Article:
Two theories compete to explain the dis- tribution of esteem among lawyers. Each theory arises out of a general theory of the social organization of the legal profession. Their disagreement centers on the source of the values that underlie lawyers' prestige or- der and on the aspects of the division of la- bor among lawyers that are consequently sa- lient in determining prestige. The client-type thesis holds that external social hierarchies and values penetrate the bar in such a way that lawyers most esteem work for clients who enjoy the highest regard in society (Heinz and Laumann 1982; Laumann and Heinz 1977). The professional purity thesis holds that lawyers' value system is intrinsic to the profession: Lawyers' regard for an area of legal practice reflects the degree to which its practitioners are able to exclude nonprofessional tasks from their work (Ab- bott 198 1, 1988). It is only because different kinds of clients require tasks that are more or less professional that clients' characteris- tics have any relationship to prestige.

The relative honor accorded to someone by virtue of a position in a certain role or as the practitioner of particular tasks is commonly called prestige. Prestige is an entitlement to

' In a given situation, additional factors con- tribute to the esteem enjoyed by an individual.


deference (Shils [I9681 1994), and as such it has an inherently hierarchical quality. To have prestige is to receive a kind of respect and admiration from others that requires the making of "invidious comparisons" (Veblen [I8991 1994)-without the judgment of "greater" and "lesser" there can be no defer- ence. The entitlement to deference arises out of respect and admiration that are deserved in the sense that they are grounded in the values of the group in which the person is esteemed or the role is considered presti- gious.* This sense of "value" is both a quali- tative statement about what is valued and a quantitative or ordinal statement about what things are valued above other things.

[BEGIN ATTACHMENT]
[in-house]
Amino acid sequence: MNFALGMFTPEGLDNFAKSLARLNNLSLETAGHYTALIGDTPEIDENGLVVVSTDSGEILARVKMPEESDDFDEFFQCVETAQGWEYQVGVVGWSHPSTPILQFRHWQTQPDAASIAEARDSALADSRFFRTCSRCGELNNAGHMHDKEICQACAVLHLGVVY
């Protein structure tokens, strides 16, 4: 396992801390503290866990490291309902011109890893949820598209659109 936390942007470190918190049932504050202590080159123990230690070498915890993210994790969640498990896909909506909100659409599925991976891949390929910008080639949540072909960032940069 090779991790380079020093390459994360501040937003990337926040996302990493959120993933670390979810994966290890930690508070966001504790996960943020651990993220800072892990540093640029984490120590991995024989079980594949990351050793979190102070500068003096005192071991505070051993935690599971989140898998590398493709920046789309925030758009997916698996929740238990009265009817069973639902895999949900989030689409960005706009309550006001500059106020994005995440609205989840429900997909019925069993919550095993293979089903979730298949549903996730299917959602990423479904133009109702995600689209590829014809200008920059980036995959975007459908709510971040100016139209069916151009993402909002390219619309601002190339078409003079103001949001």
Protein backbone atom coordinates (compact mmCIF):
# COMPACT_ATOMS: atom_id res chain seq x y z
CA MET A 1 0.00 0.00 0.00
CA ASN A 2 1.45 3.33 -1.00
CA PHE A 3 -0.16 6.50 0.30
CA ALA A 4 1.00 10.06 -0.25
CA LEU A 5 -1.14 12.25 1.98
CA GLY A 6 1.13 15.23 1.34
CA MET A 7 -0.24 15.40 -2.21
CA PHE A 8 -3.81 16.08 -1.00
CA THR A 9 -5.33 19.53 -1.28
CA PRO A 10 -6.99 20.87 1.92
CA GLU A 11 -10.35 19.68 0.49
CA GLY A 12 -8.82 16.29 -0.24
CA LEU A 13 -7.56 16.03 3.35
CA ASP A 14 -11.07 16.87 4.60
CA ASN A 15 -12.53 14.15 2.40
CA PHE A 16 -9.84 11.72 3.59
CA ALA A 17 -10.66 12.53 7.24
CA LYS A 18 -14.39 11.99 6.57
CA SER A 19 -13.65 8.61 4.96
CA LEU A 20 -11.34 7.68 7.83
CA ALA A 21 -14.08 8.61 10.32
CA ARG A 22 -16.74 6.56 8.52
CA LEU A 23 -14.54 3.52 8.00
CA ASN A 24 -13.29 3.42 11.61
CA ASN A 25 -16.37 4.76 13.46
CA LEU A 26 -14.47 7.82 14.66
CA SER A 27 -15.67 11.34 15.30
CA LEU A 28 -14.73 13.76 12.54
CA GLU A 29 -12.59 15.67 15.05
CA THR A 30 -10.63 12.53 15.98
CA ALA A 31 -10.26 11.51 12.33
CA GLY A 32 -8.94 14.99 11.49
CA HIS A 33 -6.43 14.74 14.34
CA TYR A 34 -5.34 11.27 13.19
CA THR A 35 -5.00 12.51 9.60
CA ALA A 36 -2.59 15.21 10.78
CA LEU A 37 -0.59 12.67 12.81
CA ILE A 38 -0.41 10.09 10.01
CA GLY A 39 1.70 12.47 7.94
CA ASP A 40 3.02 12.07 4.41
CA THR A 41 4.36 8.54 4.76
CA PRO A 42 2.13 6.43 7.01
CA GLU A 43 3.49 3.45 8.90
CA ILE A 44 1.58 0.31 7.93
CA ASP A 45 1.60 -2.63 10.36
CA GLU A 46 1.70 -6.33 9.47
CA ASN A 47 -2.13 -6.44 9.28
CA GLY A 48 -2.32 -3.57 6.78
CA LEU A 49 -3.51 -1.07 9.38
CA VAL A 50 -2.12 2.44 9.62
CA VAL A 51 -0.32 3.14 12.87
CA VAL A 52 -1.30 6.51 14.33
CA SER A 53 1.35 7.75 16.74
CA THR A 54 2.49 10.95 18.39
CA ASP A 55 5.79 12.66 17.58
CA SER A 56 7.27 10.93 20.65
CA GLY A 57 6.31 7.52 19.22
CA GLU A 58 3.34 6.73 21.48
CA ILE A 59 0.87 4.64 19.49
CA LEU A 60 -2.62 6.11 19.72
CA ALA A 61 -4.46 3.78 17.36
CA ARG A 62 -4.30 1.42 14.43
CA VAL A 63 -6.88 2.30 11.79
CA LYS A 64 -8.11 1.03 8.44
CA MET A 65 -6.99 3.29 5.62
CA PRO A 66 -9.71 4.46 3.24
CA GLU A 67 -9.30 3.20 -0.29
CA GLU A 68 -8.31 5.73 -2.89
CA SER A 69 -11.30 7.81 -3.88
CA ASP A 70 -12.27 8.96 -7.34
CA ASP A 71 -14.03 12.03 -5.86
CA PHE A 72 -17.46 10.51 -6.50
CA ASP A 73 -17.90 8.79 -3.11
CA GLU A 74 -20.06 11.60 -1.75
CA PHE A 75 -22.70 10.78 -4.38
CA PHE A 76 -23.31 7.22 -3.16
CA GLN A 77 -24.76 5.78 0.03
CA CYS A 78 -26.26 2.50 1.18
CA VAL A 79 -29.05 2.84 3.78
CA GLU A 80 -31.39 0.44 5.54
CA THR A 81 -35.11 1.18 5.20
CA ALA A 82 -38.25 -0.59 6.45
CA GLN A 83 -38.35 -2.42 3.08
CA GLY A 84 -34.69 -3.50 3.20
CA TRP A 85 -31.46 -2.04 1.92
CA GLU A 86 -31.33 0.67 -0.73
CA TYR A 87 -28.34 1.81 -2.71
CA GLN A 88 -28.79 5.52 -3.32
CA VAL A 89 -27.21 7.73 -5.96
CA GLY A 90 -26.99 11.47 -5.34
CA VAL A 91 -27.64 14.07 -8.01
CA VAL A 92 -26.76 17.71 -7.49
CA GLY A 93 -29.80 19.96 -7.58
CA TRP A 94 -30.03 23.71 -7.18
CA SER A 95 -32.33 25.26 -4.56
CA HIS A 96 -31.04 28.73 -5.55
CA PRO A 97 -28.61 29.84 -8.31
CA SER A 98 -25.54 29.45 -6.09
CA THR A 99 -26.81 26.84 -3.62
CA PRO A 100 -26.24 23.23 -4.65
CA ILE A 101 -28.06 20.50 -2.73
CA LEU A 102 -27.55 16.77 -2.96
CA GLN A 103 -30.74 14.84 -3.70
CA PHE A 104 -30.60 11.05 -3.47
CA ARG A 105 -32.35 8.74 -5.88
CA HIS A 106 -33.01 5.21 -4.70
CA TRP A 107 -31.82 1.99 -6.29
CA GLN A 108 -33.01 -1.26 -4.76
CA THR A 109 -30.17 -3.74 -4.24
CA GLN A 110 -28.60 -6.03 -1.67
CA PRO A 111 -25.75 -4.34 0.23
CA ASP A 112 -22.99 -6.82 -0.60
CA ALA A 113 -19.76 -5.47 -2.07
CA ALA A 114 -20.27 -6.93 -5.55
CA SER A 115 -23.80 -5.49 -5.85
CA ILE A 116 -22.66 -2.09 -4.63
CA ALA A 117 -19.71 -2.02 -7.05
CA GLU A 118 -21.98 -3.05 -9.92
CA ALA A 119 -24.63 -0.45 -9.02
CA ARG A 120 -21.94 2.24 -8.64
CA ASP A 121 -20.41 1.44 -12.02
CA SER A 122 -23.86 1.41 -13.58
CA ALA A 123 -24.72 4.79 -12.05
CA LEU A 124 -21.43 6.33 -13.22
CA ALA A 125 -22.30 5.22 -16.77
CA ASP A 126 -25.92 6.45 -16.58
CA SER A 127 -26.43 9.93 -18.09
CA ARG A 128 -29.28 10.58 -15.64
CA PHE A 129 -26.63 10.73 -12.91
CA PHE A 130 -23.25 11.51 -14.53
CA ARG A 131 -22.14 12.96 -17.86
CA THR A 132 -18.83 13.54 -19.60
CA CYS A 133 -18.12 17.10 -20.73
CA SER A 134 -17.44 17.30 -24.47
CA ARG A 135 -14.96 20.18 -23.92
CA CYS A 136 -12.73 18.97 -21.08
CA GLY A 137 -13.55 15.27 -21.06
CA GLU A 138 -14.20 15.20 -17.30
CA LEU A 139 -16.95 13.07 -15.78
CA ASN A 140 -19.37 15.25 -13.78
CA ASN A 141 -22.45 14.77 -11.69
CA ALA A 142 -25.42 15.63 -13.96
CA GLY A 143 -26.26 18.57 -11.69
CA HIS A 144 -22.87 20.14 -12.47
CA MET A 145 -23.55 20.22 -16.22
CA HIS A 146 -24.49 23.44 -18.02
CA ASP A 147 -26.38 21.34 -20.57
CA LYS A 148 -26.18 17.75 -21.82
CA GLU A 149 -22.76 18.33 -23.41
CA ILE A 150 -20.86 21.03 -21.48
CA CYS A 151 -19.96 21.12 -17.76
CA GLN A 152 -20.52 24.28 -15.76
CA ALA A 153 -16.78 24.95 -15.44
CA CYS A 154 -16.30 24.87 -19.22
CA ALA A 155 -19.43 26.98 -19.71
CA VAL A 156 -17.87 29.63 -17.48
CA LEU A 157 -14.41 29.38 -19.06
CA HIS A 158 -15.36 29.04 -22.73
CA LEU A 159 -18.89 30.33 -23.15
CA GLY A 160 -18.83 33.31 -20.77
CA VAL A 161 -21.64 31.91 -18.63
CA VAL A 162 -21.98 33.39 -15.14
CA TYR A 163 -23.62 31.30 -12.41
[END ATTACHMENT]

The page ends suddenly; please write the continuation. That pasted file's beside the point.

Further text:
Prestige is "granted by an individual or a collectivity for performances they consider above the average" (Goode 1978:7, empha- sis omitted). For the granting of deference, "above average" may mean better than most others at a given role or task, or it may mean that the role or task itself most nearly ap- proaches the fulfillment of commonly held ideals. Thus, for example, in groups that value scholarship, the learned will be presti- gious and the erudite will be among the most prestigious. In this understanding, those tasks are "most esteemed . . . which are in their internal structure and their function closest to the centres" of the group that is the admir- ing or disapproving audience of their perfor- mance (Shils [I9681 1994: 195, emphasis in original). Put in the terms of personal honor, "the qualities enjoined by honor provide the link. . . between self and the idealized norms of the community" (Berger, Berger, and

Competence at accustomed tasks, charm, intelli- gence, beauty, or noble birth are among the many qualities of a person that might confer esteem. Here, I am concerned with the prestige that ac- crues to roles, positions, and tasks, not to indi- vidual people per se.

Different authors give different emphasis to the degree to which these values tend to be the values of some dominant group, or to reflect a widely recognized, supposedly objective func- tional import of given tasks or types of work (Bourdieu 1984; Davis and Moore 1945; Tumin 1953). In any specific case, the degree of con- sensus is an empirical question, analytically dis- tinct from questions of the predictors of prestige (Wegener 1992). I address the question of con- sensus below.

Kellner 1974:86). In this scheme, the objec- tive functional importance of a role or type of work in a division of labor may or may not be relevant to the esteem it enjoys; the point is that the role or type of work corresponds to legitimating values.

Prestige is not only an effect, as it were, of the values of some collectivity; it is also a basis for power on the part of the es- teemed. Because of its genesis in the under- lying values of a shared system of meaning, the granting of deference is in some sense involuntary. "[Wle cannot truly promise a certain amount of respect or esteem to some- one because we cannot force ourselves to feel it or to avoid feeling it" (Goode 1978: xi). Prestige is a particularly potent basis for the form of power that resides in influence, or the ability to get others to do what one wants because others already want to com- ply with one's wishes, even before those wishes are expressed (Parsons 1963). Pres- tige legitimates authority in situations in which the role or activity that accords pres- tige is deemed relevant by the interactants.